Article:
Spitzer lost its coolant, and therefore the sensitivity of some of its instruments, in 2009. A telescope that measures heat coming in from various regions of the cosmos must have little heat of its own, which the cryogen ensured. Once it ran out, the temperature inside the telescope rose by 29 degrees Celsius, too warm for longer wavelength instruments but still cold enough for shorter wavelength ones like IRAC. The precision of the Kepler 93b measurement will give hope for future studies to understand why and how super-earths form, and instruments like IRAC will play an important role in that scenario.



Sarah Ballard et al., Kepler 93b: A terrestrial world measured to within 120 km, and a test case for a new Spitzer observing mode, 2014 ApJ 790 12 doi:10.1088/0004-637X/790/1/12 (pre-print)

JPL press releaseThe Most Precise Measurement of an Alien World’s Size, July 23, 2014

Hearing test, radiation-resistant cells, sign language and more

Curious Bends is a weekly newsletter about science, tech., data and India. Akshat Rathi and I curate it. You can subscribe to it here. If have feedback, suggestions, or would just generally like to get in touch, just email us.

1. Poor children deserve better hearing tests; an Indian entrepreneur may have the solution

An estimated 63 million people in India suffer from hearing problems. But children are not tested for such impairment at a young age because of the costs of testing. Early detection and intervention is crucial for improving the difficulties with cognition and language skills. Now, a Bangalore-based inventor has come up with a solution that sharply lowers the cost of testing if a newborn can hear properly. (3 min read)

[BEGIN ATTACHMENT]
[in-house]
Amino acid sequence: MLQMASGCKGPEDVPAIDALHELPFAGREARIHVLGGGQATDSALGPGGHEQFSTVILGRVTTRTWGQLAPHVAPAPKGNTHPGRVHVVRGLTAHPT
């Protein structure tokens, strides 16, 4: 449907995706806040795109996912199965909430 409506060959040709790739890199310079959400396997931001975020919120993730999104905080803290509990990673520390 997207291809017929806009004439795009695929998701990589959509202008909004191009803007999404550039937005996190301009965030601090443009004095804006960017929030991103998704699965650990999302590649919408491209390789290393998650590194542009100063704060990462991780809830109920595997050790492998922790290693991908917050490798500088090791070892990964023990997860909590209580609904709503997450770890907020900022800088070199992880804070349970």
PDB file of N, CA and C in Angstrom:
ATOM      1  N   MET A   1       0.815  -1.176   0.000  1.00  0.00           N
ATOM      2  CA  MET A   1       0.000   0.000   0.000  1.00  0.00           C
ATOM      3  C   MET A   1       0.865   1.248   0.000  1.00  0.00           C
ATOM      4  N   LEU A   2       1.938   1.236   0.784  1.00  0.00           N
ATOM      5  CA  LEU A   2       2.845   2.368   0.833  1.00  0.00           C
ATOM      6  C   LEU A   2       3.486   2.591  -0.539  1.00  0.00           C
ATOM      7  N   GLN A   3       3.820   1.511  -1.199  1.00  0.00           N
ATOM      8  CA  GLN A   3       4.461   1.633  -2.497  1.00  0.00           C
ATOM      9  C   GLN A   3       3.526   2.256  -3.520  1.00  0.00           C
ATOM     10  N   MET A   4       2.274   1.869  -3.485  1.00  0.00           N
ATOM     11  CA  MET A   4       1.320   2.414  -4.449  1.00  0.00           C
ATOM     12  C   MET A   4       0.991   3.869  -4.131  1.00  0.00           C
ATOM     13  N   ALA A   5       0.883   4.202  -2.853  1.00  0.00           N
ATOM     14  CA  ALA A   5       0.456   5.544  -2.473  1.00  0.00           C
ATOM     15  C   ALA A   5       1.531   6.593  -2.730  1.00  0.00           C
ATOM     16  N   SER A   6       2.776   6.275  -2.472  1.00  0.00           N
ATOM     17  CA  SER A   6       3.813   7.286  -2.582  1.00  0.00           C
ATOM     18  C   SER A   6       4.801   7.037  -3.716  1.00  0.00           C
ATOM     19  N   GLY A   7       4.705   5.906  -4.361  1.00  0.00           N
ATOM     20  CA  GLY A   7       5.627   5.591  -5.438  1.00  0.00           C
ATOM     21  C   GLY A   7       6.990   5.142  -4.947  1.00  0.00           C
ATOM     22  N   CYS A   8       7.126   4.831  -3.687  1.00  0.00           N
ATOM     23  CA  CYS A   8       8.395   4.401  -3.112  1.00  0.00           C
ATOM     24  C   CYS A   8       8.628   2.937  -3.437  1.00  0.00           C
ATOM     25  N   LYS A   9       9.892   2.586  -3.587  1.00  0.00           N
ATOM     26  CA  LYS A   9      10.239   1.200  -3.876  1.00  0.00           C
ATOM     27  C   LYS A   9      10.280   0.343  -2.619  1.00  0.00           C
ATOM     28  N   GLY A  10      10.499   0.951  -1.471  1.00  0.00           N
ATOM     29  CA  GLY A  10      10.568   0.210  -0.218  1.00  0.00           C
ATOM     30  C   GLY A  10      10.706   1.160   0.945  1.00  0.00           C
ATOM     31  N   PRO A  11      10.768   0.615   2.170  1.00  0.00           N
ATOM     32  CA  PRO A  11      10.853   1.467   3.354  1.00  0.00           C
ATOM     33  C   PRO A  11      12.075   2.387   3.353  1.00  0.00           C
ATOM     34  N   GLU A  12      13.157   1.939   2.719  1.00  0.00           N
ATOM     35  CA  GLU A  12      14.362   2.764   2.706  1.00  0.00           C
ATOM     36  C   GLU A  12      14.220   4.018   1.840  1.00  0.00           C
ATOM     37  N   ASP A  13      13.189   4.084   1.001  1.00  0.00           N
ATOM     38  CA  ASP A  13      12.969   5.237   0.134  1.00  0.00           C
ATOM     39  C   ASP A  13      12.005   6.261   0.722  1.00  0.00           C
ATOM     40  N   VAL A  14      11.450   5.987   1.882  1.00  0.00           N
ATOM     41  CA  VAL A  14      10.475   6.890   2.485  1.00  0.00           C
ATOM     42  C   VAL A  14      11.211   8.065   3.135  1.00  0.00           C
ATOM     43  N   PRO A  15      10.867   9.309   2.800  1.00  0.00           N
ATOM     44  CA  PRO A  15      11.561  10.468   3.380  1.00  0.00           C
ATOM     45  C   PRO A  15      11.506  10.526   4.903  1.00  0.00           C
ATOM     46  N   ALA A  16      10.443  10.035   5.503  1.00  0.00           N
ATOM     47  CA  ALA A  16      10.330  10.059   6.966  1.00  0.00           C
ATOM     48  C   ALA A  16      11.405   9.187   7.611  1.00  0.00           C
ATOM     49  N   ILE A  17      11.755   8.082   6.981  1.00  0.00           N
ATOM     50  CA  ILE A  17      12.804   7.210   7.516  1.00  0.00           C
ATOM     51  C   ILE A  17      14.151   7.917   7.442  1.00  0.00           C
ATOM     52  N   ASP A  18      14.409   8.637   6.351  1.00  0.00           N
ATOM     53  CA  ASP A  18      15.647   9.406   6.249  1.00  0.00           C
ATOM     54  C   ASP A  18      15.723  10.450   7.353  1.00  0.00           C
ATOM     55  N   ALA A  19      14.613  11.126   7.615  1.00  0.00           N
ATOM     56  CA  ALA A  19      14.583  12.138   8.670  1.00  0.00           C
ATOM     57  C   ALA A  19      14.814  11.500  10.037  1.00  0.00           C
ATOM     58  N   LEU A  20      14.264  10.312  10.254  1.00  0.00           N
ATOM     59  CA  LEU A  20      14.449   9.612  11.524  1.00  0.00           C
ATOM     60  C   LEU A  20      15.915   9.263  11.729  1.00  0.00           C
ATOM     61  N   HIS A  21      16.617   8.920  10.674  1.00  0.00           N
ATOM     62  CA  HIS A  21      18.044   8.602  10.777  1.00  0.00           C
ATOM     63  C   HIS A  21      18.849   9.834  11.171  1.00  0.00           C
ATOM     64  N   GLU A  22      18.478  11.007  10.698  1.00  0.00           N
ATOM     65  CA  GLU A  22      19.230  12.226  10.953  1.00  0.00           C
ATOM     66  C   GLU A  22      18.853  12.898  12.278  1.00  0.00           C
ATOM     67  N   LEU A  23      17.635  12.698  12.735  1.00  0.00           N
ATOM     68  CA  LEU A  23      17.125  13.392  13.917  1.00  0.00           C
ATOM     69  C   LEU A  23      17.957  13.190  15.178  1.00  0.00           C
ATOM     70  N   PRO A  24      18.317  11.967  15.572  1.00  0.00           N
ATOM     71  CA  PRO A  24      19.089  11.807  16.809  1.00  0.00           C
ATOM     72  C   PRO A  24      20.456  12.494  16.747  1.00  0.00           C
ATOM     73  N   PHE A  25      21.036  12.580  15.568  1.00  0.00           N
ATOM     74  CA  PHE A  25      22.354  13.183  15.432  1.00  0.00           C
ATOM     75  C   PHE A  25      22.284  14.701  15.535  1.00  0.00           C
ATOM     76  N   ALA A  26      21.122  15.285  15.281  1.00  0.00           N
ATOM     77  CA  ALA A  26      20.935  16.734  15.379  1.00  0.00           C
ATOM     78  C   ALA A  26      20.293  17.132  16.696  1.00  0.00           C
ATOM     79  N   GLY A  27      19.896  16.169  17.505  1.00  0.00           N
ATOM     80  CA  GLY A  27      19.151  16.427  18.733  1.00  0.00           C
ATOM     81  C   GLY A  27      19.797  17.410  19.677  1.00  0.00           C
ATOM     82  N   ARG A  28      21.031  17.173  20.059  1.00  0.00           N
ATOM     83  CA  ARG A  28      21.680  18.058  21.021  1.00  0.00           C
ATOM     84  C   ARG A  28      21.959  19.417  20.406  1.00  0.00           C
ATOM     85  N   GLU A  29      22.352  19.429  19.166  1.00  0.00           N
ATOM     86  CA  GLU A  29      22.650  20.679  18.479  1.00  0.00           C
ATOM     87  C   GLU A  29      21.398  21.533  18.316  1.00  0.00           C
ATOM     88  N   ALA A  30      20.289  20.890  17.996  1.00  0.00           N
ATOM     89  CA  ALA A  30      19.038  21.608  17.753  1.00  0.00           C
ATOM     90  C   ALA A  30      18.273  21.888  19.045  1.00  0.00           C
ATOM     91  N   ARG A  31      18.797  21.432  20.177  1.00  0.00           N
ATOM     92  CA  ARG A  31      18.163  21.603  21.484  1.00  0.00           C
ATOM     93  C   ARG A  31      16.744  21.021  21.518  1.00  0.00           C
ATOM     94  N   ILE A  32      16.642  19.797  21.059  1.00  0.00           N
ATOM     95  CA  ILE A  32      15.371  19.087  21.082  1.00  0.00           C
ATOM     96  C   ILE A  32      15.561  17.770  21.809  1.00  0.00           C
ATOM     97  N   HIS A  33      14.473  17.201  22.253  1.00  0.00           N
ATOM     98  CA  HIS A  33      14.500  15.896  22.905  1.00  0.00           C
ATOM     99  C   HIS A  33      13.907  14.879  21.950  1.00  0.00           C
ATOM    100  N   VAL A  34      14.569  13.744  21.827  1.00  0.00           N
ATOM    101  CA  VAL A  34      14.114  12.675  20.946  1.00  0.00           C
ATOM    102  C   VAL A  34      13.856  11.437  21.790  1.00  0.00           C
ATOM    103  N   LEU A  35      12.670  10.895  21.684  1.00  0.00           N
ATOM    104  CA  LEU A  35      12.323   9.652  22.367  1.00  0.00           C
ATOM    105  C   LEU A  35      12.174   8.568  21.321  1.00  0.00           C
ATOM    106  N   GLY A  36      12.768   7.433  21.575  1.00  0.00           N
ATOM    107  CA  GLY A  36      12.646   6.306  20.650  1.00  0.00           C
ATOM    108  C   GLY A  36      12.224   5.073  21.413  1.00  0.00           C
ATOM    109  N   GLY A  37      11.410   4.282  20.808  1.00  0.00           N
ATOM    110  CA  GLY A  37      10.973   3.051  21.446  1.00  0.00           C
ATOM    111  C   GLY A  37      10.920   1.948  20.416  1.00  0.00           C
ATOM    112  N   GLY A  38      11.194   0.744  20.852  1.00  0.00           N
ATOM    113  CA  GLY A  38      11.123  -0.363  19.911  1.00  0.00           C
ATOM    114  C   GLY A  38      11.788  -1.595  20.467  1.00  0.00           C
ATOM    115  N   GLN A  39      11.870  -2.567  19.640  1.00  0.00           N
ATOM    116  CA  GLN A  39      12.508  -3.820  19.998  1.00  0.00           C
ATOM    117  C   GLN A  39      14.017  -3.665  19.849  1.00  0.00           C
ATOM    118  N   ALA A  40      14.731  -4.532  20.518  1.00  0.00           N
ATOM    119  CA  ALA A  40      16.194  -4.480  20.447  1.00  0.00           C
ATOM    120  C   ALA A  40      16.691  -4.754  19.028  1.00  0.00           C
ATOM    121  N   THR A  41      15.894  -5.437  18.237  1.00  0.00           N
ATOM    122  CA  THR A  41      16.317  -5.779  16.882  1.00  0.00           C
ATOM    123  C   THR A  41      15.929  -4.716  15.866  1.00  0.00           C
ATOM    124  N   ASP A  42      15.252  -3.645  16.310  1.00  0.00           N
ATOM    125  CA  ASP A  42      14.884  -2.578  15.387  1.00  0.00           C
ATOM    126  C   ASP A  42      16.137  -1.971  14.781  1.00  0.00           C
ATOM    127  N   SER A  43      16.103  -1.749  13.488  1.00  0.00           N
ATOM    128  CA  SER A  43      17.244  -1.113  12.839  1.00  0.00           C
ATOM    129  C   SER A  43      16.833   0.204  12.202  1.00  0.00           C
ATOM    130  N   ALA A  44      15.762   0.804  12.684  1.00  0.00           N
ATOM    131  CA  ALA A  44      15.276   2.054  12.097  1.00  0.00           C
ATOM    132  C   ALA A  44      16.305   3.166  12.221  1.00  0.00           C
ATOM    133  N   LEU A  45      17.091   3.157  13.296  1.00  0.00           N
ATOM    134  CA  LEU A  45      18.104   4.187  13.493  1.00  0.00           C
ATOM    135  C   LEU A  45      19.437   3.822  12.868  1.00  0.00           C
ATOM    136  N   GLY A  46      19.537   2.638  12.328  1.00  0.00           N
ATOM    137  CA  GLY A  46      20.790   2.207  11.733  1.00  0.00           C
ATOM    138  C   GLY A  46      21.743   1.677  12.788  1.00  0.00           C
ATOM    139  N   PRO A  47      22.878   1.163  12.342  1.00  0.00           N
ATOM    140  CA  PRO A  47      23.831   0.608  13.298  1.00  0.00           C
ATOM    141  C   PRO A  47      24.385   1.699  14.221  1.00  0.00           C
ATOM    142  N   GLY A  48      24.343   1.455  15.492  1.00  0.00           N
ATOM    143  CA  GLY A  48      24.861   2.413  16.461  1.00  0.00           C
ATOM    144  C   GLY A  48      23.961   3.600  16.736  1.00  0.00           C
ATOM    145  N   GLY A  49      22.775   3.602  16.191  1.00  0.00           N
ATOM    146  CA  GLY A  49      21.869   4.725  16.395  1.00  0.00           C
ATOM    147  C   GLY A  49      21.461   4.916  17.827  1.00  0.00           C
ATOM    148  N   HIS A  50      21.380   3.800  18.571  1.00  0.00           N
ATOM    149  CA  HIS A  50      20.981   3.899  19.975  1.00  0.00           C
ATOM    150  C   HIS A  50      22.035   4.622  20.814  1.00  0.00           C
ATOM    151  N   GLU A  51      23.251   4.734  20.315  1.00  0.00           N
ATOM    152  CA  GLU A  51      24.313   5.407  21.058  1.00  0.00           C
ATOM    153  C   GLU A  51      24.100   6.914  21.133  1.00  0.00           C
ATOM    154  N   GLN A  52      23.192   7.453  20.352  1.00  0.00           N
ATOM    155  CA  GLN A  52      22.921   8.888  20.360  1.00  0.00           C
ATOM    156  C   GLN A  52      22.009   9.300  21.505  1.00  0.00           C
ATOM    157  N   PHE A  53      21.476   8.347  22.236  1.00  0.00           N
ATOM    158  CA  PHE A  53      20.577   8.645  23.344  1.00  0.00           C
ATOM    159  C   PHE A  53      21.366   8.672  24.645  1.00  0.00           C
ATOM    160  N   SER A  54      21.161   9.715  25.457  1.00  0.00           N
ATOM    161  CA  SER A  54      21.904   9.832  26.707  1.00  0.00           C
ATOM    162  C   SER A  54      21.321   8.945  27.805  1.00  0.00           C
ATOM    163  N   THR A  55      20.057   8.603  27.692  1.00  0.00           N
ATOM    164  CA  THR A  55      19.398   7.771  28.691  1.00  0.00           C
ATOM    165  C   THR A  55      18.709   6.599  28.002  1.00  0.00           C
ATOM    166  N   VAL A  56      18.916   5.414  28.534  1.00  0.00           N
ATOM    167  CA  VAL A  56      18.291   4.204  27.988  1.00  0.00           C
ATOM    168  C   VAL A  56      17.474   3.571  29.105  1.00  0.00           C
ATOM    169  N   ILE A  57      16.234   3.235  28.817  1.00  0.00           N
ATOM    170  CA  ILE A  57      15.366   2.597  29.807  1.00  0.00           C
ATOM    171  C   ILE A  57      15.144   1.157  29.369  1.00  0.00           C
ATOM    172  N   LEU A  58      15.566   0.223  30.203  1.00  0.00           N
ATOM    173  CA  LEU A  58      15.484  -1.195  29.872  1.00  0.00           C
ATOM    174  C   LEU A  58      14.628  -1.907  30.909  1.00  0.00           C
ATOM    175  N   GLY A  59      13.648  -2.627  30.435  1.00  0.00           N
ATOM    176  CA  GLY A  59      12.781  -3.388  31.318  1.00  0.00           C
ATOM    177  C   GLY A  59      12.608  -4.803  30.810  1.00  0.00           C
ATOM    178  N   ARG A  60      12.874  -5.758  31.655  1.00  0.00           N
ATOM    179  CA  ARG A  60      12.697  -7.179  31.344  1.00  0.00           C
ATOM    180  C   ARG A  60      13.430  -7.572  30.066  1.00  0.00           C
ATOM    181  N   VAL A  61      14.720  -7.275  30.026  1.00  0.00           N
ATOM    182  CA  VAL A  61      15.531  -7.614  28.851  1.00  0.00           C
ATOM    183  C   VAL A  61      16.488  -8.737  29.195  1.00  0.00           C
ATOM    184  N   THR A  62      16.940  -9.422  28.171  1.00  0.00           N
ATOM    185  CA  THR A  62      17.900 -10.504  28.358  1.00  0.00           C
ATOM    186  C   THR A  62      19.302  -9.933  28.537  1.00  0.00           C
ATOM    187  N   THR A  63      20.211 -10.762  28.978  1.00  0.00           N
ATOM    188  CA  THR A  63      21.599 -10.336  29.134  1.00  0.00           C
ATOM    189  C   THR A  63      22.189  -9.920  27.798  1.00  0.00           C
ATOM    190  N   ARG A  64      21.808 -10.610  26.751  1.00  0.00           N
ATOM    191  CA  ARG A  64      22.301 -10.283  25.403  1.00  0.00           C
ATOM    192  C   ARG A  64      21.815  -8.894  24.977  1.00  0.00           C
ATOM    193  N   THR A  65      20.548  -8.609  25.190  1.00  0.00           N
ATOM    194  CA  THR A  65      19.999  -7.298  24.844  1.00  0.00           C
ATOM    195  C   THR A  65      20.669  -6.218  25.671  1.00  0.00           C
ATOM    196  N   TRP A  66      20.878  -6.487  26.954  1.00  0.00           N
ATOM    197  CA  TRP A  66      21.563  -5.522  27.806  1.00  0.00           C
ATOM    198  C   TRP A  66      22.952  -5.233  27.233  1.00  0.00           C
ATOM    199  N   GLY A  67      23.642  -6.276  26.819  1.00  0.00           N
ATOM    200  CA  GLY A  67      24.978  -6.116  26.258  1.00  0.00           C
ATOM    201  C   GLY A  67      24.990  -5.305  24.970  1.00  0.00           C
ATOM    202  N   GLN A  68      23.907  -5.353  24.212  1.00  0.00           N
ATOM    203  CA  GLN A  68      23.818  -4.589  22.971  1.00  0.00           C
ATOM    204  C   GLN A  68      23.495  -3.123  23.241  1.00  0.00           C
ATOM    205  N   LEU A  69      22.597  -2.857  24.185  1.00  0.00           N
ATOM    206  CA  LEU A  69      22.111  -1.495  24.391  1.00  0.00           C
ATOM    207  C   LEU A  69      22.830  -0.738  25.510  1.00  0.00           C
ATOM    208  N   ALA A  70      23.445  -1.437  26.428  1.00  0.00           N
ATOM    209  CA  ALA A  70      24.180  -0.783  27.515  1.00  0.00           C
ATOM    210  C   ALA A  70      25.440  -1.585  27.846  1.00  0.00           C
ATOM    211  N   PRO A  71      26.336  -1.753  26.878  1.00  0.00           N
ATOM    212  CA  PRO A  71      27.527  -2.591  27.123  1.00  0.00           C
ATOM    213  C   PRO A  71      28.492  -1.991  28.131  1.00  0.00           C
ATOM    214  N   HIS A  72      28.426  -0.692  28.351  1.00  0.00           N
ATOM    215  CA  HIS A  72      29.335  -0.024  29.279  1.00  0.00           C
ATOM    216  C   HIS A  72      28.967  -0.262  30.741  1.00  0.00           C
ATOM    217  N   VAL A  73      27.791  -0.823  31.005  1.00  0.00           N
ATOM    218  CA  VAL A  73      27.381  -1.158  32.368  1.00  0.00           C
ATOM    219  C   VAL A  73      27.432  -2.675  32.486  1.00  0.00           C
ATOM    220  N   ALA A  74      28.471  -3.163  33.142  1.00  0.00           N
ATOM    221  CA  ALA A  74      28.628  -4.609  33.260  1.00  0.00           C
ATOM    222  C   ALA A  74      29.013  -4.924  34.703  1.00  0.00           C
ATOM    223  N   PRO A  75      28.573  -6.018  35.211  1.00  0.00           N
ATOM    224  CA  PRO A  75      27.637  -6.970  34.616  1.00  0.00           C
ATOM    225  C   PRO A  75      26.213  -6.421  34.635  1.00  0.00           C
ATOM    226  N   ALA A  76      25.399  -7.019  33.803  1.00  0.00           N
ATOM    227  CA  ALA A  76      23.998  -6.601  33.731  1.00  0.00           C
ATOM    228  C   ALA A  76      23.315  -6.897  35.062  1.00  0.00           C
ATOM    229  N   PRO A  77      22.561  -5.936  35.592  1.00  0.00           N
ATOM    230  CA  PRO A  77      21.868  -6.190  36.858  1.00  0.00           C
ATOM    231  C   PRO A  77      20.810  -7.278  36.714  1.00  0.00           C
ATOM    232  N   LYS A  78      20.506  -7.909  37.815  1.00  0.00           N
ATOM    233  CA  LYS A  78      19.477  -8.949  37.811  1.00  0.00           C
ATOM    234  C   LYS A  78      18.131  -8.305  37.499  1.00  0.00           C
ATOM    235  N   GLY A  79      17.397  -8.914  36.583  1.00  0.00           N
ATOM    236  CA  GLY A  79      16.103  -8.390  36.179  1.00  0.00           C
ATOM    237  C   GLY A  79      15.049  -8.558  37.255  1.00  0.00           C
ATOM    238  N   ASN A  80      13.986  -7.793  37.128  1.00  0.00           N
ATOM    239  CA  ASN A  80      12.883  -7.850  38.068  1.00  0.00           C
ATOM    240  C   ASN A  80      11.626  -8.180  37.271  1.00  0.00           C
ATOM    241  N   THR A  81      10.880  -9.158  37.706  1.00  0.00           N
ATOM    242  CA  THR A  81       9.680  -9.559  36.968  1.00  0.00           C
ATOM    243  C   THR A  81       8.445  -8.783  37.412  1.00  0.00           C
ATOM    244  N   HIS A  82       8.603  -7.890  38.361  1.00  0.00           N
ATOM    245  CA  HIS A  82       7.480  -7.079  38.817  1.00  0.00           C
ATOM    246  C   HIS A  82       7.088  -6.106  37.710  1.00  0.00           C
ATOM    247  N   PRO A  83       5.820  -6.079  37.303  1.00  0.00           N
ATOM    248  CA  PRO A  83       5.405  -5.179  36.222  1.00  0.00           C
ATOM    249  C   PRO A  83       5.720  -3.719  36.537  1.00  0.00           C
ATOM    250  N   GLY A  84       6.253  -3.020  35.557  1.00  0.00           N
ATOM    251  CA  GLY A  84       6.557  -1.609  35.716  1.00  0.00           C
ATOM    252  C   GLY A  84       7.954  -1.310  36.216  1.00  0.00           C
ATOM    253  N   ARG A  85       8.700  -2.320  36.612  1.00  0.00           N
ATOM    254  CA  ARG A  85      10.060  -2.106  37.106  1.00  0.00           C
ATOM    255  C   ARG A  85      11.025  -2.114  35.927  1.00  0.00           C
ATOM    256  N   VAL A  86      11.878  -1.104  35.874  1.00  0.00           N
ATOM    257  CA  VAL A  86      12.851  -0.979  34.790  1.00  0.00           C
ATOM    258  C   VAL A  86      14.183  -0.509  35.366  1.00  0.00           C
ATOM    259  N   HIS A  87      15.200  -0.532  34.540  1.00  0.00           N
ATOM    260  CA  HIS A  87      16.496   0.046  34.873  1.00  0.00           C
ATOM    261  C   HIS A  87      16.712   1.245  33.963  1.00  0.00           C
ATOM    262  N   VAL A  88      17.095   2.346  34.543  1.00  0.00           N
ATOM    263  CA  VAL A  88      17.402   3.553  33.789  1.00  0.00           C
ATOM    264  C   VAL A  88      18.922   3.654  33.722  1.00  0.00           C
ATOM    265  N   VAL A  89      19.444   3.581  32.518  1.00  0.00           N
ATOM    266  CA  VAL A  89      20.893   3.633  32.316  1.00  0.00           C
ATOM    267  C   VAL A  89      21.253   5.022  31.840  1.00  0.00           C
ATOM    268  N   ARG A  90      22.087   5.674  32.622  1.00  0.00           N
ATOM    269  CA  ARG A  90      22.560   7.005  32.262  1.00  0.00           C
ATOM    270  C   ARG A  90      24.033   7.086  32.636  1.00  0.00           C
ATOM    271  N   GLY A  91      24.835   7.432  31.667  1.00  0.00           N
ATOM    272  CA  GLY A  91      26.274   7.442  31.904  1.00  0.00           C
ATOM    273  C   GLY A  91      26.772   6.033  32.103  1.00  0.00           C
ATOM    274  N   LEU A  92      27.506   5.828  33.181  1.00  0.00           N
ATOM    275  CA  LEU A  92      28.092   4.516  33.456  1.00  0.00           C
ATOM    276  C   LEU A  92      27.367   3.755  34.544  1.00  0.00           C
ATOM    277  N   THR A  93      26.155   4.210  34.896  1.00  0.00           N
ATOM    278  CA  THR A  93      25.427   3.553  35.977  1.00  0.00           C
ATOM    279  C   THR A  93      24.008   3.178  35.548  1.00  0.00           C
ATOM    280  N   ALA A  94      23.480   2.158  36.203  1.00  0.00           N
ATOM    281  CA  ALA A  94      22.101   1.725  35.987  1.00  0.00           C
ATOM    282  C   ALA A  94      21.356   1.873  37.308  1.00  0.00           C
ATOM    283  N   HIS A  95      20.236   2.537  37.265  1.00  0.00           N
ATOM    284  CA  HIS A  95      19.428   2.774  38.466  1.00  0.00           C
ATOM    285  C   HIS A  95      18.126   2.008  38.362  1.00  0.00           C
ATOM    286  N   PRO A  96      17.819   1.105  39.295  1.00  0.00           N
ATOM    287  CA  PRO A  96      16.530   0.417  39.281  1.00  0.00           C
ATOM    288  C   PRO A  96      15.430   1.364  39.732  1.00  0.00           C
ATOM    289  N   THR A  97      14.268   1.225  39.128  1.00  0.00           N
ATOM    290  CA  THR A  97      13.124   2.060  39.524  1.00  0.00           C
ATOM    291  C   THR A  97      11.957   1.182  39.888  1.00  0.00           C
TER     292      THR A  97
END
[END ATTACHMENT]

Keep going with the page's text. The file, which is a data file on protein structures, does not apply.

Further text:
2. What makes cells resistant to radiation?

Radiation can damage cell’s DNA, and sometimes make them cancerous. But not all cells are affected by such radiation. Previously, it was thought that such ability was down to the DNA repair mechanisms in place in every one of them, but a new study shows that cells have more weapons to fight this invisible attack. (2 min read)

3. What sign language teaches us about the brain

As she took a course to learn sign language, a question kept nagging this neurobiologist: does the brain treat the visual language differently from spoken languages? Turns out, for the most part, they don’t. And yet brain studies of deaf people who use sign language helps bust a few myths about how our brains work. (5 min read)

+ The author of this piece, Sana Suri, is a neurobiologist at the University of Oxford.